The score courtesy of Pinar Toprak is an interesting one and bares some slight audio similarity in places to a ‘Thor: Regnarok’ or ‘Captain America: Civil War’, although much like the movie itself, a low-key score that services the visuals on screen and mostly fades into the background, so much so that I barely noticed it throughout much of the film compared to the songs. The main theme is probably one of the better pieces of music in the movie but it barely featured that I could tell except for perhaps the climax which is a shame.
The runaway star of this movie isn’t even the lead actress protagonist, but rather her co-star Samuel L. Jackson. He owns the role of Fury after more than a decade of playing the character and immediately commands the screen whenever he is on it and gets to portray a young, more bright-eyed and bushytailed version of Fury. He has so much personality, energy and enthusiasm and it comes across on screen. He has great interactions and on-screen chemistry with whom every he’s interacting with and elevates the whole movie simply with with his presence. Trailing behind (but not by much) is everyone’s favourite British villain Ben Mendelsohn playing alien Skrull leader Talos. He has some fun with the role and gets to play things up more than I’ve seen of him in other movies he’s appeared in and by the movie’s conclusion was of the character’s who left the most lasting impression. I left very impressed by Lashana Lynch in this movie, playing Carol’s best friend Maria Rambeau. I hadn’t recalled seeing her in anything prior to this movie and while she isn’t given that much to do and work with, she easily won me over in the time she got and with her delivery. Phil Coulson returns to an MCU movie for the first time since ‘The Avengers’ in 2011; having maintained a presence to the shared saga’s narrative though the televised series ‘Marvel’s Agents of S.H.I.E.L.D.’. He is great for the time he is given but is criminally underused in this movie.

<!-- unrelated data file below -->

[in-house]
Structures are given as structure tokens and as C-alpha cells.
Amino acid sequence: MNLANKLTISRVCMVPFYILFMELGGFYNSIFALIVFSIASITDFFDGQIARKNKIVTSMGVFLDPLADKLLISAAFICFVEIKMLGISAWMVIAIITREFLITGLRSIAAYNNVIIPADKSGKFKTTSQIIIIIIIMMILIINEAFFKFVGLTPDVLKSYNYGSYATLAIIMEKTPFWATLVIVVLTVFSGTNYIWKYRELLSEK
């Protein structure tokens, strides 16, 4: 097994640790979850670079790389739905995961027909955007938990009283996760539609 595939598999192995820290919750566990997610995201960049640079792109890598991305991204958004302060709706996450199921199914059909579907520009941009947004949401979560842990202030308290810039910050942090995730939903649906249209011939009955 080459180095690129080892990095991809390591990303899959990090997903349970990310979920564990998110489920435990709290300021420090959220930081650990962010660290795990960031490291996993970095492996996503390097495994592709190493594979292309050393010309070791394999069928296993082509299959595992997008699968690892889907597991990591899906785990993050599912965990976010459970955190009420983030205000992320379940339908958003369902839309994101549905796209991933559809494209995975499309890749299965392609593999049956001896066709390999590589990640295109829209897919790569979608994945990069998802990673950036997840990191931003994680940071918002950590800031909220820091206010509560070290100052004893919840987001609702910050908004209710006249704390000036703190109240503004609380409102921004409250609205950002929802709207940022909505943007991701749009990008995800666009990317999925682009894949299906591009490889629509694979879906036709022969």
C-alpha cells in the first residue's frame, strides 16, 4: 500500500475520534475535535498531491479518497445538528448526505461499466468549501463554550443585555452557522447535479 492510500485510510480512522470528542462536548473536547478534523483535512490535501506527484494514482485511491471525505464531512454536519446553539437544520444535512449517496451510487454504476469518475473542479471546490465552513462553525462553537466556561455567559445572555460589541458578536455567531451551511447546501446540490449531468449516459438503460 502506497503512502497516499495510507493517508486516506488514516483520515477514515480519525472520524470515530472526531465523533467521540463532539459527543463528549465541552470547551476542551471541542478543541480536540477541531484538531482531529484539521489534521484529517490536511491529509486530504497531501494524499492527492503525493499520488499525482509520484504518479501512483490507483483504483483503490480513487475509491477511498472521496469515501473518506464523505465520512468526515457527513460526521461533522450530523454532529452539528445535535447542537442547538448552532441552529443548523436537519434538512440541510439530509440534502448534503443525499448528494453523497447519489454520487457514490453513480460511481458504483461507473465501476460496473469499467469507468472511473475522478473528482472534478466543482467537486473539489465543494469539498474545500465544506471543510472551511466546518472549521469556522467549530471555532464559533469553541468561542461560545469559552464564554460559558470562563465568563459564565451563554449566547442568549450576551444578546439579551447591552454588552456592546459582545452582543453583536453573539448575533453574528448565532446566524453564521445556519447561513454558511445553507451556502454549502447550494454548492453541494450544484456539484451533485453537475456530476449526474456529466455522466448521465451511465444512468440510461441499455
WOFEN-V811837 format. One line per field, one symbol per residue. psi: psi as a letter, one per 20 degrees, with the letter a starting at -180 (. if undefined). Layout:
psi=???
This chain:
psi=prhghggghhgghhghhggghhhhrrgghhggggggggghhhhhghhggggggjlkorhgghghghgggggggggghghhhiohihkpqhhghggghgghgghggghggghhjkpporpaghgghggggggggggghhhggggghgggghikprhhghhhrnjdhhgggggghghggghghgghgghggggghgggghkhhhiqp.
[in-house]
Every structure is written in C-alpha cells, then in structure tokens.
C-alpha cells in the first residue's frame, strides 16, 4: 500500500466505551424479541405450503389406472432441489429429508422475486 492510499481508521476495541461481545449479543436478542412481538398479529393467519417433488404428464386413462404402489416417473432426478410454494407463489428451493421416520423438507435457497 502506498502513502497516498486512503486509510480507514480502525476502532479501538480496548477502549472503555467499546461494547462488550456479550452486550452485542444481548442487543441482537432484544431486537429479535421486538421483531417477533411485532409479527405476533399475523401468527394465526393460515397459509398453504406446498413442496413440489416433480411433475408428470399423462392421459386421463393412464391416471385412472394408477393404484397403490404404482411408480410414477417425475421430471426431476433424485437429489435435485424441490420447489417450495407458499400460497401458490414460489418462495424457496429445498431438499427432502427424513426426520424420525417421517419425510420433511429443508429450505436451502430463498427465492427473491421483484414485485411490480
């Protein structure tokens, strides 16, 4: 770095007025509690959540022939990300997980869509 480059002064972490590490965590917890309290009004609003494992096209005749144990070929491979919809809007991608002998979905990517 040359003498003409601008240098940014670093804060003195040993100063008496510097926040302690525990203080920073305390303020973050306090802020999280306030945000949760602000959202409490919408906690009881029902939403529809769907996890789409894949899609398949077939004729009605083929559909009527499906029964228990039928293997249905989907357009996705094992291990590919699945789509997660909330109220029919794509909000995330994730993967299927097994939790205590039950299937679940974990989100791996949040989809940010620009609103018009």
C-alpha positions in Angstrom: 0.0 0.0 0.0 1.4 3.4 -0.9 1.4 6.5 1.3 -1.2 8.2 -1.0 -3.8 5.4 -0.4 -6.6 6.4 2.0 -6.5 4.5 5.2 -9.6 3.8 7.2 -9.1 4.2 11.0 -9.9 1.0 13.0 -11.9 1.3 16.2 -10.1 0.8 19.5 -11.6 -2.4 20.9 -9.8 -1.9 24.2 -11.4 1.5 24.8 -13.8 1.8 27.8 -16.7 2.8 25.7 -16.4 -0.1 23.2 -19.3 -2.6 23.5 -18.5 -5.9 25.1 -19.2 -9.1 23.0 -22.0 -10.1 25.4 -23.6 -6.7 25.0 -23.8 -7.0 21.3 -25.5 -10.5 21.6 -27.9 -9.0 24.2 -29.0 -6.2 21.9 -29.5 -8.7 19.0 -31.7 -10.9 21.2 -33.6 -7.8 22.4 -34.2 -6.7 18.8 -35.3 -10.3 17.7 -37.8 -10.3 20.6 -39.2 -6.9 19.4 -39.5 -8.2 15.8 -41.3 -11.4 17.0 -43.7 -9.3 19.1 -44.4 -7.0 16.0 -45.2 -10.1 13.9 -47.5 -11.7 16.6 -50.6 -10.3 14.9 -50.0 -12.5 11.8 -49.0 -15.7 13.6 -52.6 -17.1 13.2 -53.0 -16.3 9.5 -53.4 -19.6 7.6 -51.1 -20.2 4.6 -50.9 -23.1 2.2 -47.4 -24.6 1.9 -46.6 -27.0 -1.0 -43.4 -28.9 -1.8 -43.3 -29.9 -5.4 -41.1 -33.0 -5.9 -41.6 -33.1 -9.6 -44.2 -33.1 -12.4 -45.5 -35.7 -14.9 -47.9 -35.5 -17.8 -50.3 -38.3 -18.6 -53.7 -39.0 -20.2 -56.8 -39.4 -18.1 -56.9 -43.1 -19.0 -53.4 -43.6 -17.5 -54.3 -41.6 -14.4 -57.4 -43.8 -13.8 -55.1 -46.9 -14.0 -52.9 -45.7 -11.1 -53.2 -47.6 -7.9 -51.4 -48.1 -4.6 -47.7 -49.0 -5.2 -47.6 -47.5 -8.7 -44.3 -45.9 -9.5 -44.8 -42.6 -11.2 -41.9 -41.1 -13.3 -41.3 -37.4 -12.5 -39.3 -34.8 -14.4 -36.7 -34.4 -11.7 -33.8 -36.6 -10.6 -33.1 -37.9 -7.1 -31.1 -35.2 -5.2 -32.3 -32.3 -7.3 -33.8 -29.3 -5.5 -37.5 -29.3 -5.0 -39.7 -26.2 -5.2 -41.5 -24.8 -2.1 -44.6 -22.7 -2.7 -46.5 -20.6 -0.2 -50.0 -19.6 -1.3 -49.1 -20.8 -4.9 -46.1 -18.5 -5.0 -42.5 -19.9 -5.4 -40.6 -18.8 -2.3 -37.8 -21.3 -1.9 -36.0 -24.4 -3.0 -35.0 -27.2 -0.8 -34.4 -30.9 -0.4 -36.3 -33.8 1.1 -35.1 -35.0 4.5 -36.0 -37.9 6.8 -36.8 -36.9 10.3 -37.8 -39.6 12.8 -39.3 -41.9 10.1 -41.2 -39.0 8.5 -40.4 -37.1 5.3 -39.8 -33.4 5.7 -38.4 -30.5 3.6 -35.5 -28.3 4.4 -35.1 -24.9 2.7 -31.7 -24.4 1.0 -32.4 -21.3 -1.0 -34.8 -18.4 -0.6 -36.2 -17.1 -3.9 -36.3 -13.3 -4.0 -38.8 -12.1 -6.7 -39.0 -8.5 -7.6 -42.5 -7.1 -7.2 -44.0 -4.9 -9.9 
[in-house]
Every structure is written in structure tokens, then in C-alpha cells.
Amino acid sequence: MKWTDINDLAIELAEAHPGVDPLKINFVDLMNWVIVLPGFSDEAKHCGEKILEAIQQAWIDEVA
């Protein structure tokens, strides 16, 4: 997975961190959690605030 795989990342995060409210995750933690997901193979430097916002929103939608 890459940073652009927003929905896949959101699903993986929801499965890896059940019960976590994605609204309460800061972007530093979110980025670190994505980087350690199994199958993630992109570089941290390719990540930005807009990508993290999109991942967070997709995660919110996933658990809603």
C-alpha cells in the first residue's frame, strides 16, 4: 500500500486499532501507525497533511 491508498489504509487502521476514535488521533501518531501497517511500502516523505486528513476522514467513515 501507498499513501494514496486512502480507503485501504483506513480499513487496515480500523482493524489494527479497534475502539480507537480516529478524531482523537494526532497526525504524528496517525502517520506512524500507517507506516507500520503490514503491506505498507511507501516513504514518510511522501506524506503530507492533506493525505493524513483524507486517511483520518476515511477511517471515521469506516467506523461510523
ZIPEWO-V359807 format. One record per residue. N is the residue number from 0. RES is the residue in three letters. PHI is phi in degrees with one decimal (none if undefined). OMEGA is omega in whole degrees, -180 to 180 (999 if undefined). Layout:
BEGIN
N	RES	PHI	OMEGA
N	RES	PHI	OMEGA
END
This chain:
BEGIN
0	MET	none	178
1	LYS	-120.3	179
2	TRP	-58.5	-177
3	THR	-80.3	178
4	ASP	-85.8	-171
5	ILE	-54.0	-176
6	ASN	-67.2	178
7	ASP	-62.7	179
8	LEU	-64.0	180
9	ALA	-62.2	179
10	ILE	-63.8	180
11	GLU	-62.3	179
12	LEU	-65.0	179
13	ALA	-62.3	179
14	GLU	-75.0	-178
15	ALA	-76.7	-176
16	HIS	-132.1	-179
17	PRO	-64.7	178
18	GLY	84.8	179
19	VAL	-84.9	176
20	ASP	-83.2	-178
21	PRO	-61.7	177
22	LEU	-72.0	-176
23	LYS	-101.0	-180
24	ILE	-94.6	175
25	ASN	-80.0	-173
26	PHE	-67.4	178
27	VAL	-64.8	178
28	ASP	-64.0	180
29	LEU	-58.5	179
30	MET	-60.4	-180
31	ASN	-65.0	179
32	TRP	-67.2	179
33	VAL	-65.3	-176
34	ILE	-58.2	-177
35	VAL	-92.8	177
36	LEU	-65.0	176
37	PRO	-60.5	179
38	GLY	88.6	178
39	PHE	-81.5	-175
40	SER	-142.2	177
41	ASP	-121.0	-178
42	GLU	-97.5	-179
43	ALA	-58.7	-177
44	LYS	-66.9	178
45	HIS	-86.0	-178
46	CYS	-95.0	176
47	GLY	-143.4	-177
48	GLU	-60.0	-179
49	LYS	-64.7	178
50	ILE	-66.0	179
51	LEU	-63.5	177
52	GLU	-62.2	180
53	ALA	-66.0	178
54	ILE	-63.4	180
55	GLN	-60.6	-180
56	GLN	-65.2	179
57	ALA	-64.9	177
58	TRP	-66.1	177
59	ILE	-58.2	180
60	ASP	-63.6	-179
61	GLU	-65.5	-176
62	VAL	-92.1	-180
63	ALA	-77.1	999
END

Brie Larson herself plays fourth fiddle in this movie and seemingly only escapes ranking fifth due to having more screen time and importance than Jude Law. Brie Larsen seems likeable enough as her character evolves throughout the movie although for the most part comes across as very stern and emotionless throughout. Early on these fits the character’s situation, but even later, save for a smile and slight chuckle her here there, she never seems to shake that. She seems far more expressive in interviews along the marketing tour and some interviews. Hopefully she will grow into the role and/or maybe get to display more under the helm of different director’s but as of right now, Carol Danvers seemed like one of the less engaging heroes to come from Marvel Studios in quite some time so hopefully she and The Russo Brothers can turn that around next in ‘Avengers: Endgame’.
All in all, a rather standard film by Marvel Studio’s standards, which has set the bar high in recent years, but is still overall fun enough and entertaining compared to many action adventure films available. I didn’t feel like Marvel Studio’s out did themselves with this one as I did after ‘Captain America: Civil War’, ‘Doctor Strange’, ‘Guardians of the Galaxy Vol. 2’, ‘Black Panther’ or ‘Avengers: Infinity War’ but also had a good time watching it all the same and I feel like audiences and fan of the franchise will as well. With a touching Stan Lee tribute and story to explore before ‘Avengers: Endgame ’ next month; there’s hopefully enough here to wet people’s appetites before then as if they aren’t wet enough already . And as always, mid and post credit scenes at the end so stay tuned and get your money’s worth.